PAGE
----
How to Organise a Music Library (out of iTunes) Effortlessly

Sept 11 is a unfortunate date to remember; my hard disk unsuspectingly crashed on me the night I returned home from my hometown. One week before, I had manually backup-ed all my documents, movies and most importantly, pictures into my new 1TB external hard disk… do you notice something missing? I had conveniently forgot about the music!

For a month since then, I had exactly three albums in my iTunes; Spring Waltz OST, Spirit: Stallion of the Cimarron soundtrack, and a recent billboard list, adding up to a total of less than 100 songs. This was until last week, where I discovered that on the very same day that I painfully backed up the documents, movies and pictures manually, I had miraculously used the Time Machine (an Apple backup utility) in a separate hard disk. This meant that I had unknowingly backup-ed all my music! – lucky me!

My Music directory size increased from about 0.5GB (<100 songs) to a whopping 30GB of songs. This included some songs that were previously given so generously by my friends through their external hard disks and Dropbox. Although it was exhilarating to have almost 4000 songs in one night, everything was all over the place and made it difficult to filter what I want to listen and what needed to go to the trash.

The Goal

My goal is to sort up all the songs into directories by artist, with subdirectories by album before I add them into my iTunes. If there was one thing I was particular, was organising my music library. Manual sorting for a couple of songs is easy, but in large chunks, it can put off some people.

Artist > Album

To speed up the process, I followed a system, which I will share in the tutorial below. This tutorial (adapted from here) aims to organise a massive music library autotag and rename music files automatically using Music Brainz Picard tagging software. 

(P.S. If you just want to tag and rename music files (without changing the location), follow this tutorial.)

I choose a lazy person to do a hard job. Because a lazy person will find an easy way to do it.

– Bill Gates

The Process (shown via Mac OS)

Step 1: Locate the  Primary Directory

This directory that contains all the music files and subdirectory that you want to sort. Name your primary directory to something you can distinguish easily, e.g. Music Unsorted. It does not matter if there are other file extensions inside as Picard will only extract music files extensions (e.g. mp3 and .m4a).

Step 2: Download and Install MusicBrainz Picard (Freeware)

Go to this website to download MusicBrainz Picard and download the version compatible to your operating system. It is available for three main OS, Mac, Windows and Linux.

Start the application.

MusicBrainz Picard interface

MusicBrainz Picard interface

Step 3: Edit the preferences

Go to the MusicBrainz Picard > Preferences. There are a few details in these tabs:

3.1. General 

Check the automatically scan all new files box.

Picard will immediately scan and tag all the songs that are added to it.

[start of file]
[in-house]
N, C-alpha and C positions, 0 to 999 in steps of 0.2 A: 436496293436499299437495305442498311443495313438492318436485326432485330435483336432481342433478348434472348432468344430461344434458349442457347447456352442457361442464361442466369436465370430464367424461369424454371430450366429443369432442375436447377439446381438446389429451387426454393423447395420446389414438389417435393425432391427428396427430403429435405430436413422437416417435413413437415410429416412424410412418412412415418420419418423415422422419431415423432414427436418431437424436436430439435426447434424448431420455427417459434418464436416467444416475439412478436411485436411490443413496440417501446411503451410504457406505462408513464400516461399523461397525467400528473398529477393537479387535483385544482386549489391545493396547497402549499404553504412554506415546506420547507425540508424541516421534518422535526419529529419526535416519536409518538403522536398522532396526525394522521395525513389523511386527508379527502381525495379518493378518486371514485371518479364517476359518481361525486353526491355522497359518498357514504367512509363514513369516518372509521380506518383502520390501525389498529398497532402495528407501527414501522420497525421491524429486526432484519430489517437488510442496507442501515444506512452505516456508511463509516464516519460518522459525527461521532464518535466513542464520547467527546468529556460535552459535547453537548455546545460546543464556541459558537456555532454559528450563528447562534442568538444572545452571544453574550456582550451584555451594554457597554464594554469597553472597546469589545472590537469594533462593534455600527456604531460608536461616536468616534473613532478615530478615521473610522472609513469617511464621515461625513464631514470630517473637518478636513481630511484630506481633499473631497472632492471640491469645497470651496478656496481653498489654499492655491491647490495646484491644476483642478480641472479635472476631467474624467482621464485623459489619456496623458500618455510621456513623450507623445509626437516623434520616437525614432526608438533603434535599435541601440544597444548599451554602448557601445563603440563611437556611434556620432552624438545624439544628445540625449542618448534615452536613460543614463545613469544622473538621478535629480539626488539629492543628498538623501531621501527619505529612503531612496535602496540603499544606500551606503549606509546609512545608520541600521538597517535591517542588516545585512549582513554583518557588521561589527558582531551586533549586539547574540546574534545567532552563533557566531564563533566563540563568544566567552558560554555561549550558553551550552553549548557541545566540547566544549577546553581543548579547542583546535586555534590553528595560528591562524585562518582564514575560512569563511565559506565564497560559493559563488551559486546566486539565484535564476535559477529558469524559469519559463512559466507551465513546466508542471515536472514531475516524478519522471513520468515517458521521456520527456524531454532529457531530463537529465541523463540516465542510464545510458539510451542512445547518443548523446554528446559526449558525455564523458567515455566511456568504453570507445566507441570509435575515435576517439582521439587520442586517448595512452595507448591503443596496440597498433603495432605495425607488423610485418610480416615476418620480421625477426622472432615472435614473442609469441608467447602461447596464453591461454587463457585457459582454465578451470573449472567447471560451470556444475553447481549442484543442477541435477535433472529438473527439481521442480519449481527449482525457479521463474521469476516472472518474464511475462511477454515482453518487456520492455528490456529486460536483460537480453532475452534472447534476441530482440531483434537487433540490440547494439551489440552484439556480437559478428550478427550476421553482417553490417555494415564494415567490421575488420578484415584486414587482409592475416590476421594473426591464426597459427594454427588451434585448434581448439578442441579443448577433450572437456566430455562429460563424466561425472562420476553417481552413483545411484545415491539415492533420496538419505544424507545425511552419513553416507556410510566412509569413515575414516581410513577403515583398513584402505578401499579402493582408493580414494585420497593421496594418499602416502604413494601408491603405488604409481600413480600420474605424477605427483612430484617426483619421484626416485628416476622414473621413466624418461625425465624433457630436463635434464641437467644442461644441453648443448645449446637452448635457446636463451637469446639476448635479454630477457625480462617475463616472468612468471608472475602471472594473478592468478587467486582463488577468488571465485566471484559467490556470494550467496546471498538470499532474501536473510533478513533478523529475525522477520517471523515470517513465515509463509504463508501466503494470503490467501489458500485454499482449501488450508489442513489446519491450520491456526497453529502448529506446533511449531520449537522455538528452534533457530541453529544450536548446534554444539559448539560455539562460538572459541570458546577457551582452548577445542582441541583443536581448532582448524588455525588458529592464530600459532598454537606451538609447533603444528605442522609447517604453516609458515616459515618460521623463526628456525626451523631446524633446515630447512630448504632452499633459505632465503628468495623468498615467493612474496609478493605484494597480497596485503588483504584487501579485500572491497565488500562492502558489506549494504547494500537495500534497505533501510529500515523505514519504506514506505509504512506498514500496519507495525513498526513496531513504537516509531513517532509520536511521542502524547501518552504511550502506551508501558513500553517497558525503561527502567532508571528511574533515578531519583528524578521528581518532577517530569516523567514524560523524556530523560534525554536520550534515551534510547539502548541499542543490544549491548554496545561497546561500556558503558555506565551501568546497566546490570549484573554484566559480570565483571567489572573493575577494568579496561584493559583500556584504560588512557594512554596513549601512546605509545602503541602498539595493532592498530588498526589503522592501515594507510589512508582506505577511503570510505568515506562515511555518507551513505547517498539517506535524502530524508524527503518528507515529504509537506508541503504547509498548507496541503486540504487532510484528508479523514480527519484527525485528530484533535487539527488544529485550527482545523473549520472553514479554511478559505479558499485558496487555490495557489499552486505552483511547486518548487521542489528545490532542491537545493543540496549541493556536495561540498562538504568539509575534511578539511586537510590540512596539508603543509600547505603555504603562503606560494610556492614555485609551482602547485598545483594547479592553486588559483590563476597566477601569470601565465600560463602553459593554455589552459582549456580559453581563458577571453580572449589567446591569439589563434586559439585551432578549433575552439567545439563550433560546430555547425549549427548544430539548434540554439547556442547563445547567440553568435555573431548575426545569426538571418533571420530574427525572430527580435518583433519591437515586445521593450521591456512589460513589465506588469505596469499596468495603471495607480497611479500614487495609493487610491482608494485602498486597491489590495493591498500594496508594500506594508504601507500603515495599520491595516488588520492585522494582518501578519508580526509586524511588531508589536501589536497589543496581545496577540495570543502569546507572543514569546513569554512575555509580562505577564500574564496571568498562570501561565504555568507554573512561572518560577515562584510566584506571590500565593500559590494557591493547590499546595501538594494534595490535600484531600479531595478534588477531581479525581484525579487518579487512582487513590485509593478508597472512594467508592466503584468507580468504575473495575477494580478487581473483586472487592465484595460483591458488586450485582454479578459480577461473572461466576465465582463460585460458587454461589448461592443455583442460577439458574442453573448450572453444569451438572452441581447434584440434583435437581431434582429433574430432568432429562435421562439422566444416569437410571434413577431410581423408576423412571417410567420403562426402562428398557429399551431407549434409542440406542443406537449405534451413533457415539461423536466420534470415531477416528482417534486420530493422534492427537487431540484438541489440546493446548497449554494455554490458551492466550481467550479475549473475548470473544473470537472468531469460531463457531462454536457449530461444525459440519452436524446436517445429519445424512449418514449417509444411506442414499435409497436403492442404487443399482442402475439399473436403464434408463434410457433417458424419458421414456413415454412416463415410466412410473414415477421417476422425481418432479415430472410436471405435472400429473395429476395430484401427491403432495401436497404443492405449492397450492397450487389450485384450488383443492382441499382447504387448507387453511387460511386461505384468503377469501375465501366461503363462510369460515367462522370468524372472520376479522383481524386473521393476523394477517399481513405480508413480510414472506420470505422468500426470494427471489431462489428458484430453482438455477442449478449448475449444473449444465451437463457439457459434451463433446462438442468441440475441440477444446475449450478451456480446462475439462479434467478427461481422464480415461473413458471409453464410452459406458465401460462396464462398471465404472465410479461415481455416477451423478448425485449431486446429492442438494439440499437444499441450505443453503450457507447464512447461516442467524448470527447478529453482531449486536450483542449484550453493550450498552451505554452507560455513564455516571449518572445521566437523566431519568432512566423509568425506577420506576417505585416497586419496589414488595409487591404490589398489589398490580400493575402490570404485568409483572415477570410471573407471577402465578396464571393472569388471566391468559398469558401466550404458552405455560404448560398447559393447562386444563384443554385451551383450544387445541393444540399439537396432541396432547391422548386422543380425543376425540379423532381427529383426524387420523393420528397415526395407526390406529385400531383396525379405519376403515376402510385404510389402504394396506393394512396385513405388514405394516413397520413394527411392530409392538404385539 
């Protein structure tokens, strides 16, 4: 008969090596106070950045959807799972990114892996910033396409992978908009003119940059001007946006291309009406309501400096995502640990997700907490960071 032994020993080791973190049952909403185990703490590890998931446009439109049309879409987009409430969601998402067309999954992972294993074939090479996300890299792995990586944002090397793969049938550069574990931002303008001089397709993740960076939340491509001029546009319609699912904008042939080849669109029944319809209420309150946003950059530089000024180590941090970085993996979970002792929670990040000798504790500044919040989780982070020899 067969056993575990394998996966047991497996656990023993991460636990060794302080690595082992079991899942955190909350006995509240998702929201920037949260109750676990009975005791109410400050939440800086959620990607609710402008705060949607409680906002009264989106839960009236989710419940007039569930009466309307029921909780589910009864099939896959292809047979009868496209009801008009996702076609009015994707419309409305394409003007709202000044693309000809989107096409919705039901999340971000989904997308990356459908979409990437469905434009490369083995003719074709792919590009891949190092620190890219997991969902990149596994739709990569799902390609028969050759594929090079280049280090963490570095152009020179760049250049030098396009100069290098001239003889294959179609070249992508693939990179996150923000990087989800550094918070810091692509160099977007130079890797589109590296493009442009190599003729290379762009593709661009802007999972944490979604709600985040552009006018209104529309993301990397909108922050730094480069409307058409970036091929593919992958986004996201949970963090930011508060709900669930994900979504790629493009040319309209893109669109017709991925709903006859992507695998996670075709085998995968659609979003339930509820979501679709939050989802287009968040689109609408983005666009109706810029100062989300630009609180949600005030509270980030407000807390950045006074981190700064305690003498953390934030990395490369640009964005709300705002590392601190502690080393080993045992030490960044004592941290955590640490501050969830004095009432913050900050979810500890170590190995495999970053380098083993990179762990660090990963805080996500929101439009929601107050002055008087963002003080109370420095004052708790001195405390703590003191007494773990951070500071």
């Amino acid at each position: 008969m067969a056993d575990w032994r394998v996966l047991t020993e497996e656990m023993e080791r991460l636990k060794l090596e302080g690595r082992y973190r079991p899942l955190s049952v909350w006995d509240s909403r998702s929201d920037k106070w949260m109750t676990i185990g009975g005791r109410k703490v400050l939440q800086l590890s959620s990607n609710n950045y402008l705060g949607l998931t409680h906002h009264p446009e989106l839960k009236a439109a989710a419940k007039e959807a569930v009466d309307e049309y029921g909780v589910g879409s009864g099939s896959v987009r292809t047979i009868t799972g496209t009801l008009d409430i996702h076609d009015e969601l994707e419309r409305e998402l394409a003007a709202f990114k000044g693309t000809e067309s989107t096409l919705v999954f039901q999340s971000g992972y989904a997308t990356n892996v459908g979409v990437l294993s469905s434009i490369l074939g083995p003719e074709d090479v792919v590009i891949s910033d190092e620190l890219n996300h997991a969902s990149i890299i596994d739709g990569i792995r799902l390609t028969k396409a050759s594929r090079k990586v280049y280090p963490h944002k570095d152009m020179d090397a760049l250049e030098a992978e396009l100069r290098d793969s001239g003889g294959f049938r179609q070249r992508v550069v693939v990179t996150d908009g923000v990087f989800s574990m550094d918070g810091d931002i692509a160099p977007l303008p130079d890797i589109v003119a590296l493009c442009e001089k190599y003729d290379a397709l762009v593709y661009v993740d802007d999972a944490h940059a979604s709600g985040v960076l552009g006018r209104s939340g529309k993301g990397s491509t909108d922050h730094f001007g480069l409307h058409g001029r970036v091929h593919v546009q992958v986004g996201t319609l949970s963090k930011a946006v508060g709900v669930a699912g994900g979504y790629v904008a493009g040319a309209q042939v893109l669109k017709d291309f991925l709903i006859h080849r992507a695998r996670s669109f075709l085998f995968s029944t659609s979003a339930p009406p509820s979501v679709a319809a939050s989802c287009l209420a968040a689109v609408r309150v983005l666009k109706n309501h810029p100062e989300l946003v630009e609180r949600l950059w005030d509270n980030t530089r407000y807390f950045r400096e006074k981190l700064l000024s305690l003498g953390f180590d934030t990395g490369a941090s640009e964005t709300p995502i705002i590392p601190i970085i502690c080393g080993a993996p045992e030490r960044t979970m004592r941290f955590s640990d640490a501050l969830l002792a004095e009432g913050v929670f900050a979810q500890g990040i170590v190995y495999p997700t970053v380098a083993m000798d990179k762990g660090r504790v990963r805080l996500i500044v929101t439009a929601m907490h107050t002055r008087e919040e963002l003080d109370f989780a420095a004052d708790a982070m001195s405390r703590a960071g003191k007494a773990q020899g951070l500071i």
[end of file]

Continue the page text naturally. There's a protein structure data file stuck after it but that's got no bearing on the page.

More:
3.2.  File naming

(a) Check the “Rename files when saving” box

(b) Change the “name files like this” to:


This shows that the files will be moved into a directory based on the artist, and a subdirectory based on it’s album artwork. The files will be named based on Artist name – Title of Track. Example, if The Script release the song “Nothing” in the album Science and Faith in 2011, the file will be arranged to:

The Script > Science and Faith > The Script – Nothing.mp3

(c) Check the “Move the files to this directory when saving” box

Determine the output directory. Example, name it as Picard. All the songs that are processed by Picard will be saved into this location. If this box is unchecked, the processed files will be in the same directory.

Sample of File Naming

Sample of File Naming

3.3.  Fingerprinting

The fingerprinting calculator should be similar to below. If it is not available,


Obtain the API key by clicking the “Get API Key” It will redirect you to a website to identify yourself when submitting fingerprints. Every computer will generate a unique API key.



This is extremely necessary to identify the songs! 

Step 4: Run the application.

At the interface, add the primary directory  into the unmatched files area. It would start loading the album information with the appropriate metadata in the songs.

Run.. run...

Run.. run…

Step 5: Save  SAVE SAVE! 

On the right column, select all the entire list and watch the magic happens. It will move all the music files into appropriate folders as set in Step 3.2. Go to the relevant directories to determine if it works! To check the information of the file, select any song and go to

File > Get Info

The file information will change to the correct album, artist and year. See the two samples below and determine teh difference.

Before (left) and after (right)

Before (left) and after (right)

Before (left) and after (right)

Before (left) and after (right)

When you import these (sorted) songs into iTunes, iTunes will automatically fill in the metadata, which saves tons of work in the my next tutorial: How to Organise Your iTunes .

Step 6: What is MISSING? 

In your original folders, there are residue of files of which the metadata cannot be properly located, thus not converted and saved into the new directory. There are other applications to work on this issue, unfortunately not covered in this tutorial.

Step 7: Enjoy

Enjoy your properly sorted music!




Disclaimer: This tutorial was not written with any intention to subvert copyright laws. Although these steps worked for me, I make no representation to any misleading information or errors that may arise in your trial. Please ensure that you have a backup of the library and media folders before running the application.

For personal use only.

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